I can’t see Nick Love over the phone, but it’s not hard to picture a man who is known for a year -round tan, and built like a boxer. Against the South London patter which Love assures me is anything but ‘Mockney’, the 53 year old director has a disarming vulnerability: one that’s earned him the accolade of a BFI Retrospective on Working Class Masculinity for Football Factory. It’s an early film on football hooliganism that’s just one of the many worlds Love has lived through.

Produced by Rockstar in 2004, starring the then unknown Danny Dyer, Football Factory is a lads mag classic—an unfiltered, testosterone heavy look at football hooliganism that’s about as frantically-paced as an upper. 

Nick Love football factory
A still from Football Factory (2021, Nick Love)

But despite the new BFI retrospective, it’s also a film that once made Love feel like the “scum” of his industry. Launching in the noughties, Love’s film arrived in an era where press could dress up snobbery as taste. When the media attacked the film’s light touch on violence and hooliganism, Love, twenty years younger, came out fighting. “If someone watches a film for 90 minutes and wants to go out and batter someone,” Love would argue in a television news programme in 2004, “then I think they probably wanted to batter someone anyway.”  

Today, Love admits he gets the press backlash. But he hasn’t changed his stance about the snobbery. “If I have celebrated those cultures,” he tells me, speaking from his hotel room in France, “which I’m not saying I have,” he adds quickly, “it’s because I know enough about them to know they’re not all doom and gloom.” Amused by the notion he ever captured a moment (Love is effectively immune to any pretentious compliment), he says it was just a reflection of his own experiences. He finds it surreal it’s arrived in the good graces of the BFI.

 “Obviously there’s no such thing as good football violence,” Love continues, calling out the university educated press for being out of touch with ordinary viewers. “But why is it that the film media wrote about that movie, they said it’s the worst thing they’ve ever seen? And yet when it came out, young men up and down the country were like ‘Finally, something we can relate to.”

So what changed the reception?

“Time.” Love repeats the word again like a talisman. “It can do incredible things.” 

Love’s upbeat tone is a curious paradox. Behind the bravado, Love is a very sensitive man—he wore pink to the Millwall ultra games his football movie honours, and says, with pride, his films often seem to have homosexual undercurrents around male belonging. I’m “as camp as you can get without being gay” he tells me (not that he has a problem with it). But citing his movie DNA as stemming from the tough-guy filmmakers Scorsese, Alan Clarke and Quentin Sorrentino, what’s confusing is if you turn the clock back 40 years, it’s not only unlikely Love would be talking movies, or having tea in the BFI—it’s a small miracle he’s still standing.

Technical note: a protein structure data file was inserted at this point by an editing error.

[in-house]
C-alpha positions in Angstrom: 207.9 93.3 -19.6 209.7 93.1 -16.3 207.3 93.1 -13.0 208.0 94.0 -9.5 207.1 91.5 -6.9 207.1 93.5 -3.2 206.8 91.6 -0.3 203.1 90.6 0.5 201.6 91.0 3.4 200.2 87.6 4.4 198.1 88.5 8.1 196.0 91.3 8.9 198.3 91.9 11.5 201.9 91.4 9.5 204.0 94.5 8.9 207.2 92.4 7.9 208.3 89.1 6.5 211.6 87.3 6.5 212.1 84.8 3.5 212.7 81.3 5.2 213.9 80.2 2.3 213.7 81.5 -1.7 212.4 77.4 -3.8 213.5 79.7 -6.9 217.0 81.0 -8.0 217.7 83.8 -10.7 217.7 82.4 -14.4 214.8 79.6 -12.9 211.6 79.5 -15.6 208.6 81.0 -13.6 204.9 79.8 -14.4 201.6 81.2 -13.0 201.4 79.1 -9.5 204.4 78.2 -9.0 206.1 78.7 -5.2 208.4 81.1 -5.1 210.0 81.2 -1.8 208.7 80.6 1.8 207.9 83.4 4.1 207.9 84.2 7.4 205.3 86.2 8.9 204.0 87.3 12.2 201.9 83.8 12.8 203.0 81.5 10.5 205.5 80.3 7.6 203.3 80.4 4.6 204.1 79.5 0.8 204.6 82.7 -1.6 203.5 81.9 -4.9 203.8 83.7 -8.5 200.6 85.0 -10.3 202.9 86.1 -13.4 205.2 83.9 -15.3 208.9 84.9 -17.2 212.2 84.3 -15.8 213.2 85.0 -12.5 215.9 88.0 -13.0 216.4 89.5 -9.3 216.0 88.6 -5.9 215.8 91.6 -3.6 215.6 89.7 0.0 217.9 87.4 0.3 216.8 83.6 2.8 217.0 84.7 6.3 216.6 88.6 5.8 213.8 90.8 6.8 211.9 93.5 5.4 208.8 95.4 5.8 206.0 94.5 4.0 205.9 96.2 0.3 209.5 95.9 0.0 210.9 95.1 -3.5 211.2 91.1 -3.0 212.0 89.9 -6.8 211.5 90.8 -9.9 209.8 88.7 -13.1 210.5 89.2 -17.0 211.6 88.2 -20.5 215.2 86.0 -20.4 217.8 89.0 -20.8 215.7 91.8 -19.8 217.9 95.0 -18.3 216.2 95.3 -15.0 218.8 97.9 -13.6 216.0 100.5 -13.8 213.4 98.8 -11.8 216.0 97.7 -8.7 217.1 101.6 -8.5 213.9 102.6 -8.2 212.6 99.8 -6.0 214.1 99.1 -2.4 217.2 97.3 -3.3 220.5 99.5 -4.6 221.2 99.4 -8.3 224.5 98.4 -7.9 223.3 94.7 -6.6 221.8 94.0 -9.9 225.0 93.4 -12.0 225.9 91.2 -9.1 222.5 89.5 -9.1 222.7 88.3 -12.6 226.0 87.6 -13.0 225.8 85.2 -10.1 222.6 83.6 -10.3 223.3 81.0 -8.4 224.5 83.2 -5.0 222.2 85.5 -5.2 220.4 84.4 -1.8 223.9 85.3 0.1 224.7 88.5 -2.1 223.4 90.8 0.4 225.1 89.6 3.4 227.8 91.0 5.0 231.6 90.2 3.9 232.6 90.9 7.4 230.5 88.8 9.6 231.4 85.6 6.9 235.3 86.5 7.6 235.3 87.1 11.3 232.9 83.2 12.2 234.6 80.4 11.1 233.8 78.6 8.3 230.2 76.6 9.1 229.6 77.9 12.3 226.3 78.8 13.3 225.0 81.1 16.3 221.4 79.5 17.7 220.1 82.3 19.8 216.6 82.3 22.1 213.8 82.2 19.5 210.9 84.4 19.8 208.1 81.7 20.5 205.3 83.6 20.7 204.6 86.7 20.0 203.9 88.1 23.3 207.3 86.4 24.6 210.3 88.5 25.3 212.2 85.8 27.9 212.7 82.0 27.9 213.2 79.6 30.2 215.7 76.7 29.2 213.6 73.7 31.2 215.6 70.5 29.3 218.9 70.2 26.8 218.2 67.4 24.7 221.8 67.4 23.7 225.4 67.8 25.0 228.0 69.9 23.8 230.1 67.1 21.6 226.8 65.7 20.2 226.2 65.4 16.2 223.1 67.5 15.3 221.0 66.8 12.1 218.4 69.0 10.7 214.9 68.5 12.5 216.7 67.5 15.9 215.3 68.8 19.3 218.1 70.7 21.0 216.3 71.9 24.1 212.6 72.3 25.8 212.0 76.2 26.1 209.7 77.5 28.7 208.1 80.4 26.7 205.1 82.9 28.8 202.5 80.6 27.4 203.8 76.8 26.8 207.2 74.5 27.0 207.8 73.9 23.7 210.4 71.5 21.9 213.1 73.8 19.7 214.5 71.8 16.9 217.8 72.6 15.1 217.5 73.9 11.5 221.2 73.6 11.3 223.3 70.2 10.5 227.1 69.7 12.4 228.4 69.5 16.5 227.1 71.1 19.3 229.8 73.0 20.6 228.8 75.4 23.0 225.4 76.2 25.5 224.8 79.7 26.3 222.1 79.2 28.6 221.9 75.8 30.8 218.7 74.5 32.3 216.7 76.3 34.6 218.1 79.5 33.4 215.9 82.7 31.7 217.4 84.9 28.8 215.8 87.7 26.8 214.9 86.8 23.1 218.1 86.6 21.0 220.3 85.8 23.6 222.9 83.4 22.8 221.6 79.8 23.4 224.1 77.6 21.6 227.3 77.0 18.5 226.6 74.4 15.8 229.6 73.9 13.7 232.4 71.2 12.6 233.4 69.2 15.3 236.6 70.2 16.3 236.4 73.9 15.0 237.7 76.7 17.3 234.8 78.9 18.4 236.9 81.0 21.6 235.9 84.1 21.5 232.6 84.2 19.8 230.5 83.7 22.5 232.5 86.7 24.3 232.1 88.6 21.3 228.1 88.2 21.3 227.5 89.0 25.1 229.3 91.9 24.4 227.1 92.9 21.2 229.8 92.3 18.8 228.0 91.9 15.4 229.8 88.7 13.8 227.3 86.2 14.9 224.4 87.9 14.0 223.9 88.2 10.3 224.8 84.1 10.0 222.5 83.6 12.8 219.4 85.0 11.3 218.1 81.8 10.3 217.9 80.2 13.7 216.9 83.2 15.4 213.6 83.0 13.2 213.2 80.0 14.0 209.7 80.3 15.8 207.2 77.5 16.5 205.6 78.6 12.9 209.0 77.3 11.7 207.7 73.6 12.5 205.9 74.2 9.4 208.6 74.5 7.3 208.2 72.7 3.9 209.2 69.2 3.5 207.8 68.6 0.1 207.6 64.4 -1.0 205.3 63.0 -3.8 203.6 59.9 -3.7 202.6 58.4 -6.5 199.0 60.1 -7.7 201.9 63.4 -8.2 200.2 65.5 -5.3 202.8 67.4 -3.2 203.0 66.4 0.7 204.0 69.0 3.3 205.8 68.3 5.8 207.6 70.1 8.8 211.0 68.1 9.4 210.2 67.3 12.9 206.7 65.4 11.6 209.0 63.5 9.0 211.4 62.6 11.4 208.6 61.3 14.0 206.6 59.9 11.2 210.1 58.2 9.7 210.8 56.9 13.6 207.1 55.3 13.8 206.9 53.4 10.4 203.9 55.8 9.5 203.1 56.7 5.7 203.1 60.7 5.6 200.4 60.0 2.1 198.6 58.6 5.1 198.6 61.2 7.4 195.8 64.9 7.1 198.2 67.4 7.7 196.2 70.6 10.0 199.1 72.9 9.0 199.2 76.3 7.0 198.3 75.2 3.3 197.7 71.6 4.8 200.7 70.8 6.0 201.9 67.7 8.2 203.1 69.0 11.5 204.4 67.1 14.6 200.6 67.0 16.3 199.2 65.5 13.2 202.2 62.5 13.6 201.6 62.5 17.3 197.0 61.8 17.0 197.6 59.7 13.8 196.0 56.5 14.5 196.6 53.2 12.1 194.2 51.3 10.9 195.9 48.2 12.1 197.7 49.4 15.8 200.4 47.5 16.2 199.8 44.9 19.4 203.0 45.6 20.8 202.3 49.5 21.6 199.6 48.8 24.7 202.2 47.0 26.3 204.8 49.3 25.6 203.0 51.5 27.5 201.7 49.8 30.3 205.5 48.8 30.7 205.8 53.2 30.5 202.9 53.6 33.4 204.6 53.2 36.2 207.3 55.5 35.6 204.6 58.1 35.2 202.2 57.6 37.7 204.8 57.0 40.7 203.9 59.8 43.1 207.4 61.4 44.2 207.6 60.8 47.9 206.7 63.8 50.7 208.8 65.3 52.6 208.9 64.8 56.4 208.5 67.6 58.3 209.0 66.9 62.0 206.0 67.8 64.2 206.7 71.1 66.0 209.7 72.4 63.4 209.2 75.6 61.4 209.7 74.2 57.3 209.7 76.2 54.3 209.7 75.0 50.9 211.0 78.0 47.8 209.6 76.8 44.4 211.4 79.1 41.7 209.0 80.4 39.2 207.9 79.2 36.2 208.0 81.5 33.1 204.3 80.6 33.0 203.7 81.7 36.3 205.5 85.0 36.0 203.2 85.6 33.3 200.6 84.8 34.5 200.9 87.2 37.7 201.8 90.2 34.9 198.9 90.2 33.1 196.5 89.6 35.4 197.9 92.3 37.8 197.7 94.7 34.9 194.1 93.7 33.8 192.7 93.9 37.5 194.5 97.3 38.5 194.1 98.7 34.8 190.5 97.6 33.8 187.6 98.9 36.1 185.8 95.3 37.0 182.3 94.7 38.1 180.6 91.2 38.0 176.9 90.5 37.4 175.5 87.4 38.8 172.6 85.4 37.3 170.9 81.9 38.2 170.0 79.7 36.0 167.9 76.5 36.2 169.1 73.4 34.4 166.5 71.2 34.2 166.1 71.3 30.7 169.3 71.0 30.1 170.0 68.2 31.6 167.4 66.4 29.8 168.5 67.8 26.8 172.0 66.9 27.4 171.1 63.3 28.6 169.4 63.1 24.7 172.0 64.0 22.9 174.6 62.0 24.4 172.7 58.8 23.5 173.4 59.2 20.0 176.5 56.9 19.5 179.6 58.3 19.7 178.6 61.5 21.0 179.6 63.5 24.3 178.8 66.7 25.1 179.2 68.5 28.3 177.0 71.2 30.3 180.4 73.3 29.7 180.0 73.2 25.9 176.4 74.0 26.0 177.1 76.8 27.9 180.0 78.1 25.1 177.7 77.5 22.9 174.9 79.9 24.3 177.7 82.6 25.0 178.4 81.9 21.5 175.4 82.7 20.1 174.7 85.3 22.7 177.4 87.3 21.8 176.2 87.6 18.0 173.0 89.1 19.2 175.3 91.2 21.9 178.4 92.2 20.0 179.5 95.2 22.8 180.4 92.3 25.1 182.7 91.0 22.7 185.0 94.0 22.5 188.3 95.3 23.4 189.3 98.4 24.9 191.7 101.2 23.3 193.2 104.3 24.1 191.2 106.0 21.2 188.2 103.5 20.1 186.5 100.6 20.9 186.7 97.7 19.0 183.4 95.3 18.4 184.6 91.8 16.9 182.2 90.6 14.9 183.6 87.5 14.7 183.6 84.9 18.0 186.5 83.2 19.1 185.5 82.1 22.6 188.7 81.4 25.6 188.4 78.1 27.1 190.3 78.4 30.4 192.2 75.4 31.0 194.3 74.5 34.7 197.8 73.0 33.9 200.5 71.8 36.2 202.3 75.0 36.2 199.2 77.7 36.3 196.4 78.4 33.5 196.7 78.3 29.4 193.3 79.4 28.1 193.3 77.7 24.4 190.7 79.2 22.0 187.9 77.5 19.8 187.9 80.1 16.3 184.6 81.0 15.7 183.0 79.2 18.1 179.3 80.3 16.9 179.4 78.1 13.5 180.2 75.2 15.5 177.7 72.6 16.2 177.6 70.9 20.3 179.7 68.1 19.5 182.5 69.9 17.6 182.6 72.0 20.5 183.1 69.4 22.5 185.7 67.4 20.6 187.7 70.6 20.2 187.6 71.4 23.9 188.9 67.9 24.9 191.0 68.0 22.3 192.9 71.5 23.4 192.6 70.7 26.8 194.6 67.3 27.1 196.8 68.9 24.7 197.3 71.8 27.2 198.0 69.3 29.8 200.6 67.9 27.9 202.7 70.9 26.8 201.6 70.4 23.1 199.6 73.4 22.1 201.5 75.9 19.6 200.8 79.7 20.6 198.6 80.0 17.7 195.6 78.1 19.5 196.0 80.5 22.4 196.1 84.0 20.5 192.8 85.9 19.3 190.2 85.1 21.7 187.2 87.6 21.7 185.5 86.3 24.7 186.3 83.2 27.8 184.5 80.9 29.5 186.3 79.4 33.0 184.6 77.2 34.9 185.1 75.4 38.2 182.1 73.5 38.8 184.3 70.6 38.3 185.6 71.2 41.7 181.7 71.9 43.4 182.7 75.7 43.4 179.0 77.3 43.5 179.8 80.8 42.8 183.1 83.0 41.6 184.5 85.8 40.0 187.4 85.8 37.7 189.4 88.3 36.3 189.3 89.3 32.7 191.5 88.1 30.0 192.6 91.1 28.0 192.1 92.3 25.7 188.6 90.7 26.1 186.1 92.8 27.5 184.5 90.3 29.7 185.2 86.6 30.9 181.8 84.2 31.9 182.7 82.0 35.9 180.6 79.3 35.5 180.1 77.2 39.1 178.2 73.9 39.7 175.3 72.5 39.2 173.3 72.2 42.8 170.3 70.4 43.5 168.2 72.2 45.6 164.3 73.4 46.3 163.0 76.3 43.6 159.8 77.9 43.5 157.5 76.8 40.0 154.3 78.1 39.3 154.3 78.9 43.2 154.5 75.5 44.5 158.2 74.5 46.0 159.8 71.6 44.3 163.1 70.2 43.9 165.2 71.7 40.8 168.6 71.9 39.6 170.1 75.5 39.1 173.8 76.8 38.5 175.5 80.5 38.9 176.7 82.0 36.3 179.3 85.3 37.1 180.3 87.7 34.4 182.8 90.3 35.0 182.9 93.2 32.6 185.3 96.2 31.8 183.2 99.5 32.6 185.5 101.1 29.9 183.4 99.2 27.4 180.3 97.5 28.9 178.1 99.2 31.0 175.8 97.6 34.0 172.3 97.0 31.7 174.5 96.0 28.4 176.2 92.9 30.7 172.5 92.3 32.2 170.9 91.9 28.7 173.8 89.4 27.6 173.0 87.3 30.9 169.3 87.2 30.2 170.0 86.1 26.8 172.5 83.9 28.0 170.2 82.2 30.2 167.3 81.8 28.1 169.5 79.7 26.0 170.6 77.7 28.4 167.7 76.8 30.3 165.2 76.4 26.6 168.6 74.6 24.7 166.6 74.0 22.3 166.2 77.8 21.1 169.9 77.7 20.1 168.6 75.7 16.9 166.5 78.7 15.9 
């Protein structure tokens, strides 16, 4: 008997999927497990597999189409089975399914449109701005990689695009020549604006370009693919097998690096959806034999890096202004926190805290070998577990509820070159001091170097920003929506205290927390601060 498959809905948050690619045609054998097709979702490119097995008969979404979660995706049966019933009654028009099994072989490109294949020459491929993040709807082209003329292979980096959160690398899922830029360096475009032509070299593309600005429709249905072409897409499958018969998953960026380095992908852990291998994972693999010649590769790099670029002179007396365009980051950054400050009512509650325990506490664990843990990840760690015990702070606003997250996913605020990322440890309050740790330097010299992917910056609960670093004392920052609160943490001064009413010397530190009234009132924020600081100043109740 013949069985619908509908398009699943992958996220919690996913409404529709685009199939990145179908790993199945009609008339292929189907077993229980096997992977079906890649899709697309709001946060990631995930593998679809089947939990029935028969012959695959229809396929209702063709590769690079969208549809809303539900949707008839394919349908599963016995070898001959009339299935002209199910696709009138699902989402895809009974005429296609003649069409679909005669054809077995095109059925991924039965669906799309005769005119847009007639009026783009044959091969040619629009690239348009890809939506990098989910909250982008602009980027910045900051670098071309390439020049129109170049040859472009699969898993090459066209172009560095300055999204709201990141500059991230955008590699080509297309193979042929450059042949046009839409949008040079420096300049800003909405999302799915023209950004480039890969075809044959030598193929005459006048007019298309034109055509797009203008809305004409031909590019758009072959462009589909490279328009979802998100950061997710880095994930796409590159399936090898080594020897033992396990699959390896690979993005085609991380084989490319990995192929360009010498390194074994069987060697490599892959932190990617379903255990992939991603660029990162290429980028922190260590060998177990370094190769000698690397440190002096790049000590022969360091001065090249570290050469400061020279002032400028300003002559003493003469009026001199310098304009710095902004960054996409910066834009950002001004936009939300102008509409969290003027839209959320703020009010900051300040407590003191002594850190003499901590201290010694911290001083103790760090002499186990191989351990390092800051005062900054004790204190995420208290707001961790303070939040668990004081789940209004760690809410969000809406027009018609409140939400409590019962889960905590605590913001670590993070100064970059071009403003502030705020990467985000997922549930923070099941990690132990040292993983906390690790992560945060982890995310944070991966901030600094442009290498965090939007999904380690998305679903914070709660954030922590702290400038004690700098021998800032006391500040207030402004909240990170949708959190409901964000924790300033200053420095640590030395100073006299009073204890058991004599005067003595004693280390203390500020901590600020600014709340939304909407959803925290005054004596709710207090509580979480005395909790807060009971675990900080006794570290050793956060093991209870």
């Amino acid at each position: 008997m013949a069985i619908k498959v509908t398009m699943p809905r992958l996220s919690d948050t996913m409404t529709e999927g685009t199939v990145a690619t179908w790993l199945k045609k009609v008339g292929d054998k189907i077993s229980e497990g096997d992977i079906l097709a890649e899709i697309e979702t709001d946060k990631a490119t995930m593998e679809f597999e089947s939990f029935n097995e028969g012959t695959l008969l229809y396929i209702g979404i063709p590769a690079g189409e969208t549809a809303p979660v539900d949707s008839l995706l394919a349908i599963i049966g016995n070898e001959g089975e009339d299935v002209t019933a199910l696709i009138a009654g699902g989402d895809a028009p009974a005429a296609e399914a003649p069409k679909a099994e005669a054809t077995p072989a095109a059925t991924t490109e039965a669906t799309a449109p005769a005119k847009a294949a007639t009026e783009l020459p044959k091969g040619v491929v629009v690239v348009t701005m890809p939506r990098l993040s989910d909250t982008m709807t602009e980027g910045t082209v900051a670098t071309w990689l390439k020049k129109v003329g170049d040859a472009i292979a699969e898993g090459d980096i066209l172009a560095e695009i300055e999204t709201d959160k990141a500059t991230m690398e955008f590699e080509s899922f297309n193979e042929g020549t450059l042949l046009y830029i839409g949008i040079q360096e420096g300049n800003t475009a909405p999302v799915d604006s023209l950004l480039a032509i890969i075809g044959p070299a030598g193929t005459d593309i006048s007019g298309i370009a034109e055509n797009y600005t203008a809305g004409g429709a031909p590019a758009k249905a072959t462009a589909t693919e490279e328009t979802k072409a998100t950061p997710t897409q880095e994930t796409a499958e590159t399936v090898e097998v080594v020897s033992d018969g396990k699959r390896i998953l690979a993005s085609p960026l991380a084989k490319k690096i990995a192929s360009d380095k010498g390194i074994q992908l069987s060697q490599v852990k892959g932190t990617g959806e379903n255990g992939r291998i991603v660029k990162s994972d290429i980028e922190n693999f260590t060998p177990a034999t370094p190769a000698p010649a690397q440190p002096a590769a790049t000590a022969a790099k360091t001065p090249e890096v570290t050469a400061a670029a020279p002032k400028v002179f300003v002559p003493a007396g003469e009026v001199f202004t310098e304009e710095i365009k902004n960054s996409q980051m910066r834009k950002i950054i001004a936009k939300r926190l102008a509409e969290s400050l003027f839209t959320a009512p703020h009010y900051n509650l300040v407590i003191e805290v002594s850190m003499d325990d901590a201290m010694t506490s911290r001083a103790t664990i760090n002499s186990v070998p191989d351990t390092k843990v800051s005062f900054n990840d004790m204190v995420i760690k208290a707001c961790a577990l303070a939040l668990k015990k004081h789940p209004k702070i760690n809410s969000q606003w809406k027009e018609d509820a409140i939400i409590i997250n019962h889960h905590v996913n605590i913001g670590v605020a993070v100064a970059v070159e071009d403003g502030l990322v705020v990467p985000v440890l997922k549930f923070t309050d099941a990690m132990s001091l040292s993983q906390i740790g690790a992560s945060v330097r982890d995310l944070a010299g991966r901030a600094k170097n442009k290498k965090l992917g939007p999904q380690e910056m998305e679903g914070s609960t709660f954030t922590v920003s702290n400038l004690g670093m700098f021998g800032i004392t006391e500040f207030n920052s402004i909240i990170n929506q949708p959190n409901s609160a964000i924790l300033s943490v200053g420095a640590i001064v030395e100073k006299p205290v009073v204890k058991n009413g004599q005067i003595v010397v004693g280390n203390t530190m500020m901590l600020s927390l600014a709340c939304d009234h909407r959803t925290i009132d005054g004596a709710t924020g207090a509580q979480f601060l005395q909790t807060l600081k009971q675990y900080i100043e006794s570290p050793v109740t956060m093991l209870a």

“I’ve got odd roots,” Love explains. From the age of five, he grew up with a single middle-class mum with socialist values in a South London council estate. Living off free clothes and school dinners, Love was poorer than his peers, bullied in school and abused in Club Scouts. By the age of 9, he’d hidden his middle-class upbringing by becoming a “chameleon” to fit in, often playing harder than he was to do so. It’s an imposter syndrome, and a dose of vulnerability, that you’ll find across Love’s films from Goodbye Charlie Bright to The Business. It’s also a tragic formula: by the time Love directed Football Factory, he was seen as the hardman, with the hard life, directing movies that weren’t soft enough to fit in. 

Whether it’s remaking Alan Clarke’s The Firm around the odd one out in the gang, or any of Danny Dyer’s unlikely strongman performances, Love’s heroes often identify as an outsider acting hard. So it’s a surprise when he tells me that as a kid, when his peers started taking drugs, Love took it further than any of them. “I was very, very interested in hard drugs early,” Love tells me. Then comes the aside. “And crime.”

There’s a laissez-faire attitude to much of Love’s early life; one, Love suggests without any bitterness, that was perhaps a consequence of his mother’s liberal reluctance to punish him. Never told to come home, Love’s first arrest was for breaking phone boxes with friends when he was 12. By 13, it was hard drugs. W “Beyond my parents, everyone I knew was a criminal,” Love says.  Across his early teen years across South London, drugs, crime and football were the main hobbies—and barbiturates, robbing and Millwall were among his first loves. 

“I took a couple of bad beatings,” Love tells me with a mix of pride then regret. “I got caught robbing a car one night. I was out my head so I tried to fight the guy in his car—it was my fucking fault completely.” It was a “savage” fight, Love admits, one that would take him months to recover from. He describes the lowpoint casually: waking up, broken, looking at his face, and thinking ‘Thisis fucking heavy.’